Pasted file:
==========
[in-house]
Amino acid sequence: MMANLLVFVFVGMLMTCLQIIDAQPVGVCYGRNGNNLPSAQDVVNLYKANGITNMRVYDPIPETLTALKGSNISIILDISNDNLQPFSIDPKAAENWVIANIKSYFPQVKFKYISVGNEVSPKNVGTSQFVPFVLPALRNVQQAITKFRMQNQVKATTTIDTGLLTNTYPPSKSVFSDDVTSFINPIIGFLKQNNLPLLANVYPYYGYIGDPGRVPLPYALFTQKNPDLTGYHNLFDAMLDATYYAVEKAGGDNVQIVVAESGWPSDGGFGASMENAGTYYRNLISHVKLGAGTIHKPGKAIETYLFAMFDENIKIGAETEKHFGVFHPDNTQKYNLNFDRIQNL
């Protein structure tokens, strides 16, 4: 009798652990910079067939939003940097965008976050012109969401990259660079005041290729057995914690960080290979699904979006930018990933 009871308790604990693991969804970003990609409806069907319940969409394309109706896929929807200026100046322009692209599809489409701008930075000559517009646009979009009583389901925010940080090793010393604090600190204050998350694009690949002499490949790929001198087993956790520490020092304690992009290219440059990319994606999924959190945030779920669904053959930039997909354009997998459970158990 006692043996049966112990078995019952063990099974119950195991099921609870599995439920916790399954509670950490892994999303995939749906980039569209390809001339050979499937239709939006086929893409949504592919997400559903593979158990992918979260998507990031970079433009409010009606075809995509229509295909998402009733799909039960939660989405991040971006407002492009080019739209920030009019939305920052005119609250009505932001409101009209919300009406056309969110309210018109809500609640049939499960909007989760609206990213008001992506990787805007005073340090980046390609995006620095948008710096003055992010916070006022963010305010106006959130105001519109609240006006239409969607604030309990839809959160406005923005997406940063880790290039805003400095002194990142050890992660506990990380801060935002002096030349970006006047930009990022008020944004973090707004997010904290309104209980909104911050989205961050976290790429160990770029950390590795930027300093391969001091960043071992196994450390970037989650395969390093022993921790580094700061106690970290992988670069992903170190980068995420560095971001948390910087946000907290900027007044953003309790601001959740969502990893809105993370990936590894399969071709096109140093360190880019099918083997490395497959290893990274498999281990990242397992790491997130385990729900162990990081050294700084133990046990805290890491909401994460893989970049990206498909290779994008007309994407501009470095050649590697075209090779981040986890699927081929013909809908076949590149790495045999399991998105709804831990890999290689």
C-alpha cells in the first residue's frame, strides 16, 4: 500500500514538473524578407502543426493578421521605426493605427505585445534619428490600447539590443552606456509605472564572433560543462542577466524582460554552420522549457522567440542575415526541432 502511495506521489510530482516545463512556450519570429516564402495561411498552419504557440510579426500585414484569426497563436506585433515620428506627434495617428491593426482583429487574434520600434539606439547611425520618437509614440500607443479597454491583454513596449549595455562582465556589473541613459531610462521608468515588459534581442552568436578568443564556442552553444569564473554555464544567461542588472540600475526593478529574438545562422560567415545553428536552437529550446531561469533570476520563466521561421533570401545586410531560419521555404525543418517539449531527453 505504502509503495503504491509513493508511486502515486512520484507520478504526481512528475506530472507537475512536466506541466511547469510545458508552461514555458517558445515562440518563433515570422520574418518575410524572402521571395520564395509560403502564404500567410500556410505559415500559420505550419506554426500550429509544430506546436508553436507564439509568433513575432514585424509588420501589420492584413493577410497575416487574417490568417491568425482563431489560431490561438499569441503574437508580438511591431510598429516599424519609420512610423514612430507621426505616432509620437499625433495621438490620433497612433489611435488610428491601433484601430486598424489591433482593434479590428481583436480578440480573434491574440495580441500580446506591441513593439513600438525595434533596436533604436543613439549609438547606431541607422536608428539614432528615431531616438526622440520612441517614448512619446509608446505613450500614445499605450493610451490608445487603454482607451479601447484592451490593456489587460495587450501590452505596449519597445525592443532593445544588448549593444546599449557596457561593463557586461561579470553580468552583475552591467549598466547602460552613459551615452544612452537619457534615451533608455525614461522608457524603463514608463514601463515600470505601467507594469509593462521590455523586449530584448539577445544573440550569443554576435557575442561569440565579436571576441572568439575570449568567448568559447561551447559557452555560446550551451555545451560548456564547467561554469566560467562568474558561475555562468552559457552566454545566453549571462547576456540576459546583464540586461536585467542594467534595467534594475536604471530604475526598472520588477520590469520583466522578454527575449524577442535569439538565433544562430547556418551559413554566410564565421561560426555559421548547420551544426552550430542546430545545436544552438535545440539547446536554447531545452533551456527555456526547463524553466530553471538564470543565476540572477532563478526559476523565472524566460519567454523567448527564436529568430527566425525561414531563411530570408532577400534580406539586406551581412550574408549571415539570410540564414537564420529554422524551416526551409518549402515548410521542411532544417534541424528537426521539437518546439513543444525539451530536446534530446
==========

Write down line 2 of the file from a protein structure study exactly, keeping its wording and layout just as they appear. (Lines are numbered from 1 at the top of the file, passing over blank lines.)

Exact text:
Amino acid sequence: MMANLLVFVFVGMLMTCLQIIDAQPVGVCYGRNGNNLPSAQDVVNLYKANGITNMRVYDPIPETLTALKGSNISIILDISNDNLQPFSIDPKAAENWVIANIKSYFPQVKFKYISVGNEVSPKNVGTSQFVPFVLPALRNVQQAITKFRMQNQVKATTTIDTGLLTNTYPPSKSVFSDDVTSFINPIIGFLKQNNLPLLANVYPYYGYIGDPGRVPLPYALFTQKNPDLTGYHNLFDAMLDATYYAVEKAGGDNVQIVVAESGWPSDGGFGASMENAGTYYRNLISHVKLGAGTIHKPGKAIETYLFAMFDENIKIGAETEKHFGVFHPDNTQKYNLNFDRIQNL